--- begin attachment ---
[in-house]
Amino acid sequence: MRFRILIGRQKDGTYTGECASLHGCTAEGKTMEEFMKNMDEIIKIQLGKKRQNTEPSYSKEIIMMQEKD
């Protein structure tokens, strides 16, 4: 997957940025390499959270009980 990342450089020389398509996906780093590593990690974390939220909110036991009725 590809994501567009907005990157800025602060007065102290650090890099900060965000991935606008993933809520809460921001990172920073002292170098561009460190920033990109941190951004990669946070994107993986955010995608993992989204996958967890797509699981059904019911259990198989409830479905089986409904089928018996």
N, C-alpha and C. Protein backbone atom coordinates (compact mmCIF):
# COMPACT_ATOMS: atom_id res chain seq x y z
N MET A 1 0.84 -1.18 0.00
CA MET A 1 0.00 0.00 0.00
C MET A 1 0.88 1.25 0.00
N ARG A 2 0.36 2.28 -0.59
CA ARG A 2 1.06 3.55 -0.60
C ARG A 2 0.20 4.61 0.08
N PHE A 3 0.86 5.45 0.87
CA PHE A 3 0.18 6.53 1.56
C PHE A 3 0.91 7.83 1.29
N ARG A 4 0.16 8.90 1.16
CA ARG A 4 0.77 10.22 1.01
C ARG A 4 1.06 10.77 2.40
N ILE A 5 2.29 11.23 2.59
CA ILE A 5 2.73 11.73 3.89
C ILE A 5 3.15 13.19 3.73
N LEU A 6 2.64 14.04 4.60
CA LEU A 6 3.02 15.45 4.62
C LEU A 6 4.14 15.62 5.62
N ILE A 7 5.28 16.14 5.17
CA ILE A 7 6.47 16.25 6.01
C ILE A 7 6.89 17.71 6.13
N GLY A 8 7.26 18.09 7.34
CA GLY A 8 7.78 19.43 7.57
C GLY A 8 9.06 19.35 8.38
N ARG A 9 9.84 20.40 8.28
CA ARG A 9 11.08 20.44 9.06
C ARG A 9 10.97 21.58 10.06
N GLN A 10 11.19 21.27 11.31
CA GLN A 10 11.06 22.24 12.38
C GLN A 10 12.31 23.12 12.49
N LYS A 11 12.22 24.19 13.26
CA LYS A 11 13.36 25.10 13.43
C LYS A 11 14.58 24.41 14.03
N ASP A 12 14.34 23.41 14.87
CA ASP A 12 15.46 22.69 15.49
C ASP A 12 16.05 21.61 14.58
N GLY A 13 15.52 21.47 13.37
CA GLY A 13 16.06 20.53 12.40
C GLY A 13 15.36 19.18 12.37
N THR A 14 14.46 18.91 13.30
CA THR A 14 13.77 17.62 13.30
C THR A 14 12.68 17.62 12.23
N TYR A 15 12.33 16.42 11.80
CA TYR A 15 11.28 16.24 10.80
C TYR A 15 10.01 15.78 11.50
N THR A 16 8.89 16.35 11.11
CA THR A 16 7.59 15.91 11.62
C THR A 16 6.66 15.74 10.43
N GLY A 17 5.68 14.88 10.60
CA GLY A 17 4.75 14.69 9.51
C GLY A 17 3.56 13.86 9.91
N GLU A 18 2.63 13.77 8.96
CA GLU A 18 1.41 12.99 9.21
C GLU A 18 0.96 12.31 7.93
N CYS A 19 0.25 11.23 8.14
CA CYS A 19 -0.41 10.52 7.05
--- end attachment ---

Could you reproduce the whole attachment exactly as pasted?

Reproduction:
[in-house]
Amino acid sequence: MRFRILIGRQKDGTYTGECASLHGCTAEGKTMEEFMKNMDEIIKIQLGKKRQNTEPSYSKEIIMMQEKD
């Protein structure tokens, strides 16, 4: 997957940025390499959270009980 990342450089020389398509996906780093590593990690974390939220909110036991009725 590809994501567009907005990157800025602060007065102290650090890099900060965000991935606008993933809520809460921001990172920073002292170098561009460190920033990109941190951004990669946070994107993986955010995608993992989204996958967890797509699981059904019911259990198989409830479905089986409904089928018996």
N, C-alpha and C. Protein backbone atom coordinates (compact mmCIF):
# COMPACT_ATOMS: atom_id res chain seq x y z
N MET A 1 0.84 -1.18 0.00
CA MET A 1 0.00 0.00 0.00
C MET A 1 0.88 1.25 0.00
N ARG A 2 0.36 2.28 -0.59
CA ARG A 2 1.06 3.55 -0.60
C ARG A 2 0.20 4.61 0.08
N PHE A 3 0.86 5.45 0.87
CA PHE A 3 0.18 6.53 1.56
C PHE A 3 0.91 7.83 1.29
N ARG A 4 0.16 8.90 1.16
CA ARG A 4 0.77 10.22 1.01
C ARG A 4 1.06 10.77 2.40
N ILE A 5 2.29 11.23 2.59
CA ILE A 5 2.73 11.73 3.89
C ILE A 5 3.15 13.19 3.73
N LEU A 6 2.64 14.04 4.60
CA LEU A 6 3.02 15.45 4.62
C LEU A 6 4.14 15.62 5.62
N ILE A 7 5.28 16.14 5.17
CA ILE A 7 6.47 16.25 6.01
C ILE A 7 6.89 17.71 6.13
N GLY A 8 7.26 18.09 7.34
CA GLY A 8 7.78 19.43 7.57
C GLY A 8 9.06 19.35 8.38
N ARG A 9 9.84 20.40 8.28
CA ARG A 9 11.08 20.44 9.06
C ARG A 9 10.97 21.58 10.06
N GLN A 10 11.19 21.27 11.31
CA GLN A 10 11.06 22.24 12.38
C GLN A 10 12.31 23.12 12.49
N LYS A 11 12.22 24.19 13.26
CA LYS A 11 13.36 25.10 13.43
C LYS A 11 14.58 24.41 14.03
N ASP A 12 14.34 23.41 14.87
CA ASP A 12 15.46 22.69 15.49
C ASP A 12 16.05 21.61 14.58
N GLY A 13 15.52 21.47 13.37
CA GLY A 13 16.06 20.53 12.40
C GLY A 13 15.36 19.18 12.37
N THR A 14 14.46 18.91 13.30
CA THR A 14 13.77 17.62 13.30
C THR A 14 12.68 17.62 12.23
N TYR A 15 12.33 16.42 11.80
CA TYR A 15 11.28 16.24 10.80
C TYR A 15 10.01 15.78 11.50
N THR A 16 8.89 16.35 11.11
CA THR A 16 7.59 15.91 11.62
C THR A 16 6.66 15.74 10.43
N GLY A 17 5.68 14.88 10.60
CA GLY A 17 4.75 14.69 9.51
C GLY A 17 3.56 13.86 9.91
N GLU A 18 2.63 13.77 8.96
CA GLU A 18 1.41 12.99 9.21
C GLU A 18 0.96 12.31 7.93
N CYS A 19 0.25 11.23 8.14
CA CYS A 19 -0.41 10.52 7.05